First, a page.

I install this on literally every device I own. Windows machines, linux machines, android machines. It's a great source of small, procedurally generated puzzles. I often just put on some music and zone out playing Pearl for a while.
e: If you're on Ubuntu: sudo apt-get install sgt-puzzles
e2: I misremembered, it's not precisely Unruly--Unruly allows you to repeat rows/columns. But whatever, go install these games!
Want to write an application that does X? Design, build, test, and document a flexible cross-platform framework that can safely and portably run any application in the domain, and then specialize it to do X!
I have to say, though, that it seems to have actually worked out for the best in this case. He added a ton of puzzles at a rapid pace and they've spread to a surprising number of platforms.
- There's no list of rules anywhere. If you forget any rule, you need to go through the tutorial again.
- Is the tutorial missing a rule? (It has the "no two identical rows" rule, but it seems like you also can't have two identical columns).
- The endgame needs work. Right now it's simply highlighting every square that's wrong, rather than just telling which rule was broken. This is absolutely ridiculous, since at that point the player can simply flip every highlighted square and pass (and score the full points?).
There are two alternatives I can think of:
a) Instead of telling which squares are wrong, find an instances of the rules being broken. So for example highlight two rows that are equal, or a column of 3 identical squares, etc.
b) End the game when the board is full, but dock points for incorrect spaces, rather than force the player to go through the busywork of just toggling all squares that were wrong.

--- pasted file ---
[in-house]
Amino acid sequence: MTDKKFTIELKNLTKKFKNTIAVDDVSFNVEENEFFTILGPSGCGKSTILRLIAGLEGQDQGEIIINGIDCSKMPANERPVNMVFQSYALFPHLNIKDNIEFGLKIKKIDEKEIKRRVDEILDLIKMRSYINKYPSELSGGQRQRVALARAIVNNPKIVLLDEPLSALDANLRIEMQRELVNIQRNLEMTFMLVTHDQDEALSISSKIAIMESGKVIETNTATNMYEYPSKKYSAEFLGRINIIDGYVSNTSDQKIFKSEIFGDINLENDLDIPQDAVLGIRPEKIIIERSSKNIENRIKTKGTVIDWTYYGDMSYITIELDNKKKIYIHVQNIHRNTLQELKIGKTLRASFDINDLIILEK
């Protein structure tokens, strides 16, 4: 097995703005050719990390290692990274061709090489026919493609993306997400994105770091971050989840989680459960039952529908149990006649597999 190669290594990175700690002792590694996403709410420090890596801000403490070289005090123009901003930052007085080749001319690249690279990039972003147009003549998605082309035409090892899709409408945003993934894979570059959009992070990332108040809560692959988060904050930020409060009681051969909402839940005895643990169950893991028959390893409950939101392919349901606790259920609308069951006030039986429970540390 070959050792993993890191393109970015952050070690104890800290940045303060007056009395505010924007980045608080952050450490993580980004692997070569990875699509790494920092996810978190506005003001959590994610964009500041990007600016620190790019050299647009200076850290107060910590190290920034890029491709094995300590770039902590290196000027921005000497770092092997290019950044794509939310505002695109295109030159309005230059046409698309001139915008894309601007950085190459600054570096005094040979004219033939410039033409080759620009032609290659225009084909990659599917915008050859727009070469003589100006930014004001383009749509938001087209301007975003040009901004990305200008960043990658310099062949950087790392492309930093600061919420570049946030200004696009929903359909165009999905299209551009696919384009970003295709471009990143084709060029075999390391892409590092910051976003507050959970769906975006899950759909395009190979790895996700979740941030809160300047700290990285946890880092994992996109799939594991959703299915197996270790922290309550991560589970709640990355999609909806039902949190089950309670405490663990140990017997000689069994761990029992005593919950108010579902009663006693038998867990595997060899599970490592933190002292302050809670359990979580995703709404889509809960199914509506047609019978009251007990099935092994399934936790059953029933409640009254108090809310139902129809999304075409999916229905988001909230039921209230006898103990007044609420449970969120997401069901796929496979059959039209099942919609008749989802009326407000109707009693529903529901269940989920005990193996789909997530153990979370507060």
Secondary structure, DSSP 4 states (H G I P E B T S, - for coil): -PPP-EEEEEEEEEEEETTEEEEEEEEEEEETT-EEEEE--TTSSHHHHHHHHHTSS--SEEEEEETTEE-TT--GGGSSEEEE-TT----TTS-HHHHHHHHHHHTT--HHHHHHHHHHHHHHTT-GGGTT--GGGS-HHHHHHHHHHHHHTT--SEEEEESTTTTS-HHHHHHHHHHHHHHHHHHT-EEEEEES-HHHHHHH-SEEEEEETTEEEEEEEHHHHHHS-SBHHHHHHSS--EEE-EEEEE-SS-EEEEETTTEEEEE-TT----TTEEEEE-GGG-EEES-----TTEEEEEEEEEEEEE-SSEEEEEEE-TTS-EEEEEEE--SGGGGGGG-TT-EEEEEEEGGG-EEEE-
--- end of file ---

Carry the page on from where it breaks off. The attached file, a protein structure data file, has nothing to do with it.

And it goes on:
I'm wondering if multiple solutions can exist and the game will only accept one.
edit: oh - "no two rows are the same". fail. disregard this. must have clicked past that in the tutorial.
Another way to find the rules is to use the "eye" on every turn in a 6x6 or 10x10.
Enjoyed the game play and the graphics are very smooth and clean.
The rules don't explicitly say that columns need to be unique (only rows).
Within the stated rules there are (as best I can see) 2 valid solutions to that puzzle. It is the introduction of the unstated unique column rule that resolves it.
Also, the "fixed" tiles of the puzzle need to be presented in a different style from the "dynamic" tiles the user can set.
Is there a GitHub repo for this?
Outstanding work. This is an excellent, simple and original logic game, well done.
Only negative thing I experienced: it can be tough(/not particularly fun) to find similar rows/columns when playing on larger grids. And I don't feel like finding similar complex line patterns is where the game design esthetic shines. Not sure how you could solve this. Perhaps some sort of visualization of similarity of rows for larger grids? Say two rows are identical (minus missing tiles), then the same little icon could appear to the right of each row. Icons could be differentiated by shape, or color. Just an idea. Good work :)
Disclaimer: I'm a game designer
I did similarly in a sudoku game, it is an interesting exercise that then colors your thinking about error messages in future programming.
Great for a young person, but I would like to see a version with more rules and constraints to follow.
The UI and the UI feedback is outstanding though.
1. Look for a chance to play a block that wouldn't cause a chain of 3 colors together.
2. Look so see if the row or column has enough of a certain color in it.
3. Look to see if the row or column is a duplicate of another.
1 and 2 are easier to spot, but 3 is actually quite difficult and takes a lot of time to determine. On the 10x10, option 3 is almost never the determining case, probably because there are so many more possible configurations for a row or column, vs on a 6x6.
Take this one, for instance:
- O - - - -
X - - O X -
- - - - - -
O - X - O -
- - - - - O
X - O - X -
O O X X O X
X X O O X O
X O O X O X
O X X O O X
O X X O X O
X O O X X O
O O X X O X
X X O O X O